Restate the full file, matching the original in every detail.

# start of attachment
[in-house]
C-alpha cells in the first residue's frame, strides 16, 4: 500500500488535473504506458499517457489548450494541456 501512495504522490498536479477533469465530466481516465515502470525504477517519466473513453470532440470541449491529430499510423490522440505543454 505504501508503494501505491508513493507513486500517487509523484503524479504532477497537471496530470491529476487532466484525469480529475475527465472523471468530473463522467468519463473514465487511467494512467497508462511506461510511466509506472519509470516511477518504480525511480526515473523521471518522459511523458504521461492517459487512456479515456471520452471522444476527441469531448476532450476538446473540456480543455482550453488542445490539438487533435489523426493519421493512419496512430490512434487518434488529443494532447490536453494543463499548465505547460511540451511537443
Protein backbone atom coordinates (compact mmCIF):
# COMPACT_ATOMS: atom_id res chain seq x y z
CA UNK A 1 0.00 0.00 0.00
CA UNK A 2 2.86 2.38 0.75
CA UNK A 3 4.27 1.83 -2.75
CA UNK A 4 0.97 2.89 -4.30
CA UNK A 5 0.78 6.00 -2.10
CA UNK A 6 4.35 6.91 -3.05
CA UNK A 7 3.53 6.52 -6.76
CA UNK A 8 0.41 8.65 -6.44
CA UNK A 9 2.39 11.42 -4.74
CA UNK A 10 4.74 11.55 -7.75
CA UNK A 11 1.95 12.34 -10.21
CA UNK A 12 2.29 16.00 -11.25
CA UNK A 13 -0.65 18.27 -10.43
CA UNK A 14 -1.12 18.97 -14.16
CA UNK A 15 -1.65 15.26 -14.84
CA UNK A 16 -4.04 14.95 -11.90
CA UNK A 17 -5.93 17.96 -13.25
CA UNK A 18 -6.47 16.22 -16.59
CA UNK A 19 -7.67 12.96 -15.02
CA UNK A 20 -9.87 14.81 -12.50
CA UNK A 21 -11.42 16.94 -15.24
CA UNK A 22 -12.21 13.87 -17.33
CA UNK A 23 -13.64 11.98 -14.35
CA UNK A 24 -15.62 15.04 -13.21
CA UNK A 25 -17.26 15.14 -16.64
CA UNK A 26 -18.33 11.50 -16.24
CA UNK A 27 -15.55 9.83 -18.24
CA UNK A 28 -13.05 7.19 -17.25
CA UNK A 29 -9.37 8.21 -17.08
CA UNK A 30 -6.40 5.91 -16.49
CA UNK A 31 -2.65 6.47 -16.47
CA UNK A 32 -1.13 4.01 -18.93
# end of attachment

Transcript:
[in-house]
C-alpha cells in the first residue's frame, strides 16, 4: 500500500488535473504506458499517457489548450494541456 501512495504522490498536479477533469465530466481516465515502470525504477517519466473513453470532440470541449491529430499510423490522440505543454 505504501508503494501505491508513493507513486500517487509523484503524479504532477497537471496530470491529476487532466484525469480529475475527465472523471468530473463522467468519463473514465487511467494512467497508462511506461510511466509506472519509470516511477518504480525511480526515473523521471518522459511523458504521461492517459487512456479515456471520452471522444476527441469531448476532450476538446473540456480543455482550453488542445490539438487533435489523426493519421493512419496512430490512434487518434488529443494532447490536453494543463499548465505547460511540451511537443
Protein backbone atom coordinates (compact mmCIF):
# COMPACT_ATOMS: atom_id res chain seq x y z
CA UNK A 1 0.00 0.00 0.00
CA UNK A 2 2.86 2.38 0.75
CA UNK A 3 4.27 1.83 -2.75
CA UNK A 4 0.97 2.89 -4.30
CA UNK A 5 0.78 6.00 -2.10
CA UNK A 6 4.35 6.91 -3.05
CA UNK A 7 3.53 6.52 -6.76
CA UNK A 8 0.41 8.65 -6.44
CA UNK A 9 2.39 11.42 -4.74
CA UNK A 10 4.74 11.55 -7.75
CA UNK A 11 1.95 12.34 -10.21
CA UNK A 12 2.29 16.00 -11.25
CA UNK A 13 -0.65 18.27 -10.43
CA UNK A 14 -1.12 18.97 -14.16
CA UNK A 15 -1.65 15.26 -14.84
CA UNK A 16 -4.04 14.95 -11.90
CA UNK A 17 -5.93 17.96 -13.25
CA UNK A 18 -6.47 16.22 -16.59
CA UNK A 19 -7.67 12.96 -15.02
CA UNK A 20 -9.87 14.81 -12.50
CA UNK A 21 -11.42 16.94 -15.24
CA UNK A 22 -12.21 13.87 -17.33
CA UNK A 23 -13.64 11.98 -14.35
CA UNK A 24 -15.62 15.04 -13.21
CA UNK A 25 -17.26 15.14 -16.64
CA UNK A 26 -18.33 11.50 -16.24
CA UNK A 27 -15.55 9.83 -18.24
CA UNK A 28 -13.05 7.19 -17.25
CA UNK A 29 -9.37 8.21 -17.08
CA UNK A 30 -6.40 5.91 -16.49
CA UNK A 31 -2.65 6.47 -16.47
CA UNK A 32 -1.13 4.01 -18.93